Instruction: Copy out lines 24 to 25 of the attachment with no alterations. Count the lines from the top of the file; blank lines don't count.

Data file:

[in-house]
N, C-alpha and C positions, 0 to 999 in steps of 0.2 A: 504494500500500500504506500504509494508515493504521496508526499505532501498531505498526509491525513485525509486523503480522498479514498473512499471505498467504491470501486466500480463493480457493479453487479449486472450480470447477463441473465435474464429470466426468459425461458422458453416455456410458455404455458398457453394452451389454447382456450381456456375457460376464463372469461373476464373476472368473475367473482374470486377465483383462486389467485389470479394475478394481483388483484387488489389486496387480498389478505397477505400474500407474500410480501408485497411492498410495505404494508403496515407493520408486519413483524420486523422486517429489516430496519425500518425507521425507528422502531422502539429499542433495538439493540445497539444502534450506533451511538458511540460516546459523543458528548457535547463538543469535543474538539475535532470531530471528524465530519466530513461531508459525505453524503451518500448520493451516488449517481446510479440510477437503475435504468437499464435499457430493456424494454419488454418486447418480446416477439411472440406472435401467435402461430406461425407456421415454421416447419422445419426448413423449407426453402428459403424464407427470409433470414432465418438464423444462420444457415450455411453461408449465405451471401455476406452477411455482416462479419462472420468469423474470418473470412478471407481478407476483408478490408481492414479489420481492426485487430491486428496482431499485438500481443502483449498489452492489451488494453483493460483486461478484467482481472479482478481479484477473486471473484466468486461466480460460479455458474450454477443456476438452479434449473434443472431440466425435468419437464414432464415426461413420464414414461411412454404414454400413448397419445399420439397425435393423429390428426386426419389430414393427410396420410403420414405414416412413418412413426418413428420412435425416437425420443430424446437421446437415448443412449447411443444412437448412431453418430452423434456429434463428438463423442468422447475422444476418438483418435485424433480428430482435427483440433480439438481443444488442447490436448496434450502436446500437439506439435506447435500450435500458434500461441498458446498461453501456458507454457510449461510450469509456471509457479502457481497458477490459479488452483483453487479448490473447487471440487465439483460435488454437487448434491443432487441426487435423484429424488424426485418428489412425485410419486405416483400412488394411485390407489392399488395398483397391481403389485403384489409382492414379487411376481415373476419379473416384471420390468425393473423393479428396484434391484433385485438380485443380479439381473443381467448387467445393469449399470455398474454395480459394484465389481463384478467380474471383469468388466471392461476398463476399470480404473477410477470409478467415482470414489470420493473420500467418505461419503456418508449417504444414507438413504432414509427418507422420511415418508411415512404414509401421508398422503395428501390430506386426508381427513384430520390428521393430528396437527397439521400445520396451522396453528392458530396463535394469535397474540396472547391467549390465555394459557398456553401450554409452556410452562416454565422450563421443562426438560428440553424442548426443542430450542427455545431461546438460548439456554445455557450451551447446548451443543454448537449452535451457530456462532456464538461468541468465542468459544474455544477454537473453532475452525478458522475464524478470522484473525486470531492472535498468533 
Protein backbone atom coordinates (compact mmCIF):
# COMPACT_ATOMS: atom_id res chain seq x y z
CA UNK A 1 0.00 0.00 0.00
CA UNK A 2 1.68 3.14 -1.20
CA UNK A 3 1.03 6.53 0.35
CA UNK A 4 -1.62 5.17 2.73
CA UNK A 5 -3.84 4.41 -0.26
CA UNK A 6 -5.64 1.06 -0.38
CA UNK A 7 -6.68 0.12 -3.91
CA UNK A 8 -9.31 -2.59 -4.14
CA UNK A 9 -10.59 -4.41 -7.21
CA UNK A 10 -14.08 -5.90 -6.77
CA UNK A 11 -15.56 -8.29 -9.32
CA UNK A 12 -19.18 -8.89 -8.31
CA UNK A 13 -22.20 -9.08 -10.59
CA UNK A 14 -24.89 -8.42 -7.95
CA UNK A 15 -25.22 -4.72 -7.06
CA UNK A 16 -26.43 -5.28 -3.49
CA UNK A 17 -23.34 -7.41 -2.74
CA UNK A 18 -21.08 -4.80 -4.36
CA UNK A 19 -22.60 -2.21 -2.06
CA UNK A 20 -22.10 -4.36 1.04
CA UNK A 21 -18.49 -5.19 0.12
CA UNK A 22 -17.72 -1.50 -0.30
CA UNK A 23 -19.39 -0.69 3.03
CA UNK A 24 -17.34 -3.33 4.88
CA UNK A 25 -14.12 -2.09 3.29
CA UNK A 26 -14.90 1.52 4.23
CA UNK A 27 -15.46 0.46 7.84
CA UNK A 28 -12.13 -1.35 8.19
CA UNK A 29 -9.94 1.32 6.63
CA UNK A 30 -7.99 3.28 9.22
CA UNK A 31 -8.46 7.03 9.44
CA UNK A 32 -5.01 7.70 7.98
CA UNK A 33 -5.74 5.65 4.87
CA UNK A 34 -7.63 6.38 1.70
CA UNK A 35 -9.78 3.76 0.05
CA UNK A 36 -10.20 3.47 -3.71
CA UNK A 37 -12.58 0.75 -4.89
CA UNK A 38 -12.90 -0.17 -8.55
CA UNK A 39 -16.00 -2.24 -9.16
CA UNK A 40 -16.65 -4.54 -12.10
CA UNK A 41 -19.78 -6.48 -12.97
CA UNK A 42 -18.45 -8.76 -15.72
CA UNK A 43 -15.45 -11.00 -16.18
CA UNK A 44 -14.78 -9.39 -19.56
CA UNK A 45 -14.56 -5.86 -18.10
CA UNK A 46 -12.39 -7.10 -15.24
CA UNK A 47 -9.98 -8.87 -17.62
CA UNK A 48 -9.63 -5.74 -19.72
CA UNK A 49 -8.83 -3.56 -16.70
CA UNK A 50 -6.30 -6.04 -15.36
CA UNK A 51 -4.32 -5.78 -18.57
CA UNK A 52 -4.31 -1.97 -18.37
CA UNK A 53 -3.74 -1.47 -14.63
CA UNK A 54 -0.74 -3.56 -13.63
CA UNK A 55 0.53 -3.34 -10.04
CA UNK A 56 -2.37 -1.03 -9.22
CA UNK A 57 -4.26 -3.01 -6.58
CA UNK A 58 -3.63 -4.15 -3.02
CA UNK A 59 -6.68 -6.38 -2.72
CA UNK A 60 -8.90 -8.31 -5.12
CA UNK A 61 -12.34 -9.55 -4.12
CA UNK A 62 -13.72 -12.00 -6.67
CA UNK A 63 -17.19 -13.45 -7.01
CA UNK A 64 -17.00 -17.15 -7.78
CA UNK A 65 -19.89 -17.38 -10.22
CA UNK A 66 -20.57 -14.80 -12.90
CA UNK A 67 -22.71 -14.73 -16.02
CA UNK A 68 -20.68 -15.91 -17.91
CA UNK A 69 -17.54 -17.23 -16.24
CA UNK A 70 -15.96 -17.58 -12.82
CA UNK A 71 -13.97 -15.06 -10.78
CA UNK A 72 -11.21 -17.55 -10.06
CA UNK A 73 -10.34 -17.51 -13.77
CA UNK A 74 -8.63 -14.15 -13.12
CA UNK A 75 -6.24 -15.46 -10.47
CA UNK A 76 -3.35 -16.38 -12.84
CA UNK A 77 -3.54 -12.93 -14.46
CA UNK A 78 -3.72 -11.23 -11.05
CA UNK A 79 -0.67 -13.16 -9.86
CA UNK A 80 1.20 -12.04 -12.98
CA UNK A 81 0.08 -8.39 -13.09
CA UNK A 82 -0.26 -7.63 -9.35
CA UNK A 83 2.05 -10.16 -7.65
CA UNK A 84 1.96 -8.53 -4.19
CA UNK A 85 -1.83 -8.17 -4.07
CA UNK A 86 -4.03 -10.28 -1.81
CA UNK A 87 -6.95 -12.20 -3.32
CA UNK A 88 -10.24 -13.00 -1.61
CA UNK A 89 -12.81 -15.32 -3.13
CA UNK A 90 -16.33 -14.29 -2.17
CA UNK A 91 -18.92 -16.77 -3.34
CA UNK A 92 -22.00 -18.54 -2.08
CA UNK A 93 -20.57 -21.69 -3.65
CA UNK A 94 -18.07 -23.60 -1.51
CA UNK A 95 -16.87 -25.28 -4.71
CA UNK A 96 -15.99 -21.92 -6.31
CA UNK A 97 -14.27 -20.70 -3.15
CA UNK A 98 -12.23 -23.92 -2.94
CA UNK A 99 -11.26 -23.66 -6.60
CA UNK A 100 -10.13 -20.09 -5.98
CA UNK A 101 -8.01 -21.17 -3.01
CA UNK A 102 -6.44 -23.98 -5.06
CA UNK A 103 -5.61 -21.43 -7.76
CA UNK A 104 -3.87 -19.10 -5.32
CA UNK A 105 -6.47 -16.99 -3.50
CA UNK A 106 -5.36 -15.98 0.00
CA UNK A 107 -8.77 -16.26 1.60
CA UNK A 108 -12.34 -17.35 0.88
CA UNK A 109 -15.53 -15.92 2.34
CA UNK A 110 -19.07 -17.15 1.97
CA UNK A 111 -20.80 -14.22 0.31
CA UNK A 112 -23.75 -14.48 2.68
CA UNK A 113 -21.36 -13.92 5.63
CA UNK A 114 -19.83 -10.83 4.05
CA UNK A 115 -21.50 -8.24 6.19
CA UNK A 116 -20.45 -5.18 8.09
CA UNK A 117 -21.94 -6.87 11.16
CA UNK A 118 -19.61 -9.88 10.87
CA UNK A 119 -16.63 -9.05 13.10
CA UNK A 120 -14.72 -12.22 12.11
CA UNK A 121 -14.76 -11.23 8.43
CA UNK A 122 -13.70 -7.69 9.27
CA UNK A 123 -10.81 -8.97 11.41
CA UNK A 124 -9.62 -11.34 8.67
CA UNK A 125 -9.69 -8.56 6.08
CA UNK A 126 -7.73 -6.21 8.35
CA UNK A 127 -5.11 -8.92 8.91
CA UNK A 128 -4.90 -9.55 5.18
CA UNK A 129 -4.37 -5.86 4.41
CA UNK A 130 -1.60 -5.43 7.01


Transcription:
CA UNK A 20 -22.10 -4.36 1.04
CA UNK A 21 -18.49 -5.19 0.12